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The Long-term Effect of Developmental Exposure to Cannabinoids During Lactation on Psychopathology

Curry, Michael and Jackson, Pamela and Willner, Jeffrey and Aspelmeier, Jeffery (2013) The Long-term Effect of Developmental Exposure to Cannabinoids During Lactation on Psychopathology. Masters thesis, Radford University.

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Cannabinoids are the most commonly abused illicit drug during pregnancy (Moreno et al., 2003). Chronic developmental exposure to exogenous cannabinoids has been shown to alter learning and memory, and emotional regulation (O’Shea et al., 2004; Newsom & Kelly, 2007). Further research by O’Shea, McGregor, and Mallet (2006) found that repeated perinatal cannabinoid exposure from postnatal day (PD) 4 – PD 25 impaired object recognition and reduced social interaction in adulthood. However, few studies have looked at lactational exposure to cannabinoids and its effects on emotional regulation in offspring. Thirty-three dams were divided into a cannabinoid-exposed group, a food-yoked control group, or a free-fed control group. The cannabinoid exposed group received daily injections (s.c., 0.35 mg/kg) of CP 55, 940 from the second day after giving birth for 18 days (from PD 2 to PD 19 for the pups), while the control groups received comparable vehicle injections. A food-yoked control group was included because Rubino et al. (2008) found that during cannabinoid injection periods food intake, and body weight decrease, therefore it was necessary to control possible effects of malnutrition associated with decreased food intake. The food-yoked control group was allotted the same amount of food the cannabinoid exposed dam ate on that same PD day. Weight data was collected throughout the study. Behavioral testing of the offspring began on PD 77 after a 58 day washout period. Fifty-eight males were used, two from each litter, to assess emotional regulatory behaviors in adulthood. The behavioral tasks included the elevated plus-maze (EPM), the open-field emergence task, and a sucrose preference test. One male ran the EPM while the other ran the emergence task, and both ran the sucrose preference test. The data suggested that the drug-exposed animals and the yoked-control dams lost weight more quickly compared to the control group. In addition, there was a similar interaction between pup weight and drug group (the food-yoked and experimental pups gained weight at a slower pace compared to the control group). No significant results were found on the EPM, however there was a suggestion that the control animals had an increased amount of boli in the open arms compared to the yoked animals suggesting an increased anxiety in the control animals. Open-field activity measures indicated there significant difference in activity levels between the yoked and control group, where the yoked animals had increased activity. There was also an effect on anxiety where, the yoked group was less anxious than the control group. There was no significance in the data suggesting that any group spent longer in the hide box per entry. The data from the sucrose preference test reflected no evidence that lactational exposure to the cannabinoid affected anxiety (neophobia) or depression (anhedonia); all animals preferred sucrose over plain water initially and across days. The results suggested that early nutrition deficits may be a serious confound in the attribution of cognitive deficits or emotional changes to marijuana-type drug exposure during early development.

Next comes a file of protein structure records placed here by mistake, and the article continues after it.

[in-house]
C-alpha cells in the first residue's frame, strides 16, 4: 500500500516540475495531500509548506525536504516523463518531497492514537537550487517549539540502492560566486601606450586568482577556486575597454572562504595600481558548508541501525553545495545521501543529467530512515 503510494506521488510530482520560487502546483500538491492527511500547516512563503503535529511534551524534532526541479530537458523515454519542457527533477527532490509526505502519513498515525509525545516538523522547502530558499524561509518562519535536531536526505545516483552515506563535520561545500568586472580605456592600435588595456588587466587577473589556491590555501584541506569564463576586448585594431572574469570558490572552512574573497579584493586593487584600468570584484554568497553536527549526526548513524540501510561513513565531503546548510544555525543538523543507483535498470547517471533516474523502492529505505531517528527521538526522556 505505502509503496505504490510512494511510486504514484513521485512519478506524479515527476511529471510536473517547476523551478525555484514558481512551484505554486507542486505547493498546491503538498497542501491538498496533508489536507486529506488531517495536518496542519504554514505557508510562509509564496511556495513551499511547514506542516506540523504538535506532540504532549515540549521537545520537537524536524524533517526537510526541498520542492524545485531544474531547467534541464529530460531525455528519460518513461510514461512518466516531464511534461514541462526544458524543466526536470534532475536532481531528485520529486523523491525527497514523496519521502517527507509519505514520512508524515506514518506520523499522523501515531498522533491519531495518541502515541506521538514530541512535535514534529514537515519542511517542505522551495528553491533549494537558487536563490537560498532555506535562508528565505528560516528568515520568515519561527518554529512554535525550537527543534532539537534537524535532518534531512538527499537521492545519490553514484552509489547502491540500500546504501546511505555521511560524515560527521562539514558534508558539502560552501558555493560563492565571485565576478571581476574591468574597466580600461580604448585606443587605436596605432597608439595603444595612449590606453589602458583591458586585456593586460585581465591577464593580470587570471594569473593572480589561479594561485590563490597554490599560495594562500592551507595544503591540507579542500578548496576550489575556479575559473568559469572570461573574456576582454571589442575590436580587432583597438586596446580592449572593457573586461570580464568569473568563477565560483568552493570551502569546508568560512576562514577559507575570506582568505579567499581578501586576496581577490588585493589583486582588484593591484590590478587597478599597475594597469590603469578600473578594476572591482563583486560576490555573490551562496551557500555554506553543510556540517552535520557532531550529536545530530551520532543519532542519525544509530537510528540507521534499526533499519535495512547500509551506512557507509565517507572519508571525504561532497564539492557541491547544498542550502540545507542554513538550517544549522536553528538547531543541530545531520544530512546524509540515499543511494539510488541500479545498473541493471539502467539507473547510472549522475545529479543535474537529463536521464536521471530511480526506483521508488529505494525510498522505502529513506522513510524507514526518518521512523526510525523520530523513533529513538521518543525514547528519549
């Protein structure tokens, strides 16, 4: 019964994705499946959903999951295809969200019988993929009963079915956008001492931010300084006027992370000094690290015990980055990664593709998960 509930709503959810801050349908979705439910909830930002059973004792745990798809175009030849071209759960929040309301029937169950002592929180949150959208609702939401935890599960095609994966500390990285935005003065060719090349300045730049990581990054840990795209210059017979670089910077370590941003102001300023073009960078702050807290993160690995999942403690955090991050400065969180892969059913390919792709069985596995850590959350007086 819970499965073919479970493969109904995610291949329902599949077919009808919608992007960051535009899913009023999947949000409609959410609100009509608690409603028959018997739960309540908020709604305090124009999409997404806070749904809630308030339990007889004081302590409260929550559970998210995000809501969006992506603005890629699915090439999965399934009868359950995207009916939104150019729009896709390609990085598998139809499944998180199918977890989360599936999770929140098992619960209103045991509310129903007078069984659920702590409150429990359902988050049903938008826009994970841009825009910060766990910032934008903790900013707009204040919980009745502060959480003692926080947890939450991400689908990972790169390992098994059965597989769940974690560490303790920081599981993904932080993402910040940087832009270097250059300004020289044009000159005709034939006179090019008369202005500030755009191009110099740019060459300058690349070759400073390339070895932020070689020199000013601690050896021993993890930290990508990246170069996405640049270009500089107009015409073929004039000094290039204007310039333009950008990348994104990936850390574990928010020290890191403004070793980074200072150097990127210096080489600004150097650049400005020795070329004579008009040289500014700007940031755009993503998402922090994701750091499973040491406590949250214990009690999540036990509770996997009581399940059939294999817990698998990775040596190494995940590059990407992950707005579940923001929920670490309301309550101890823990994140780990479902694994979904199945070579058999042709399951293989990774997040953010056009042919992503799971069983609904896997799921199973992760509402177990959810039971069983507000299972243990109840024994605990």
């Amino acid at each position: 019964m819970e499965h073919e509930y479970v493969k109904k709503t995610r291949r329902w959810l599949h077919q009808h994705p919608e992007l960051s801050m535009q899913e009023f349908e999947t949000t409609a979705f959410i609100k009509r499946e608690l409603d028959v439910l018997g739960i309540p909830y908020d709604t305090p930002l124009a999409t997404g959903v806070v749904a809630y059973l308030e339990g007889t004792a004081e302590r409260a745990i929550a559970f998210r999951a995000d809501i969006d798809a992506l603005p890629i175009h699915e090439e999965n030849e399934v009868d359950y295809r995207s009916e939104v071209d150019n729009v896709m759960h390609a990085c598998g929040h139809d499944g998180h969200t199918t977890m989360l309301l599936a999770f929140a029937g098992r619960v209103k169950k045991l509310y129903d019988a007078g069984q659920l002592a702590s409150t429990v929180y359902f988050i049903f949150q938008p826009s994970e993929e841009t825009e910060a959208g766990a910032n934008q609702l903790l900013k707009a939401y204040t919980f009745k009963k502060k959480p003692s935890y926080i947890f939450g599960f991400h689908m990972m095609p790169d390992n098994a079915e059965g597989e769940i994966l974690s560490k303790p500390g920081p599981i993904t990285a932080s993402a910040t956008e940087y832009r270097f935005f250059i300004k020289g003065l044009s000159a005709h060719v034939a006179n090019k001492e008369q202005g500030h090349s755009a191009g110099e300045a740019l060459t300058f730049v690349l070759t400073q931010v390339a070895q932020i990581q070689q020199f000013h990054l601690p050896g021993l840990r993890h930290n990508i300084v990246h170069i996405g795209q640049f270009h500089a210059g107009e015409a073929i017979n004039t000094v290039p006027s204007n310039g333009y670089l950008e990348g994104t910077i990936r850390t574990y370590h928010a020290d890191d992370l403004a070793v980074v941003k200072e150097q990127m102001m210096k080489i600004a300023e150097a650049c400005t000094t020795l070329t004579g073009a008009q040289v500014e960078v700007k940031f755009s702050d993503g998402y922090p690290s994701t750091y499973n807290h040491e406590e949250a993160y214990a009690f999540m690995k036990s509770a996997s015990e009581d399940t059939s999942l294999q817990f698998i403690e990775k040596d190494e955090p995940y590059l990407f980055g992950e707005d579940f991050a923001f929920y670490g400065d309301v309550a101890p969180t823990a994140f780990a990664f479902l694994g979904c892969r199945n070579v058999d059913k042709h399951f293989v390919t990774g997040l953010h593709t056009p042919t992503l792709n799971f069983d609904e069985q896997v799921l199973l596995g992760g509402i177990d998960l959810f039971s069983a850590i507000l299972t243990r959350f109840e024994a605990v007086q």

Item Type: Thesis (Masters)
Subjects: B Philosophy. Psychology. Religion > BF Psychology
Depositing User: Michael Curry
Date Deposited: 04 Jun 2013 15:59
Last Modified: 04 Jun 2013 15:59

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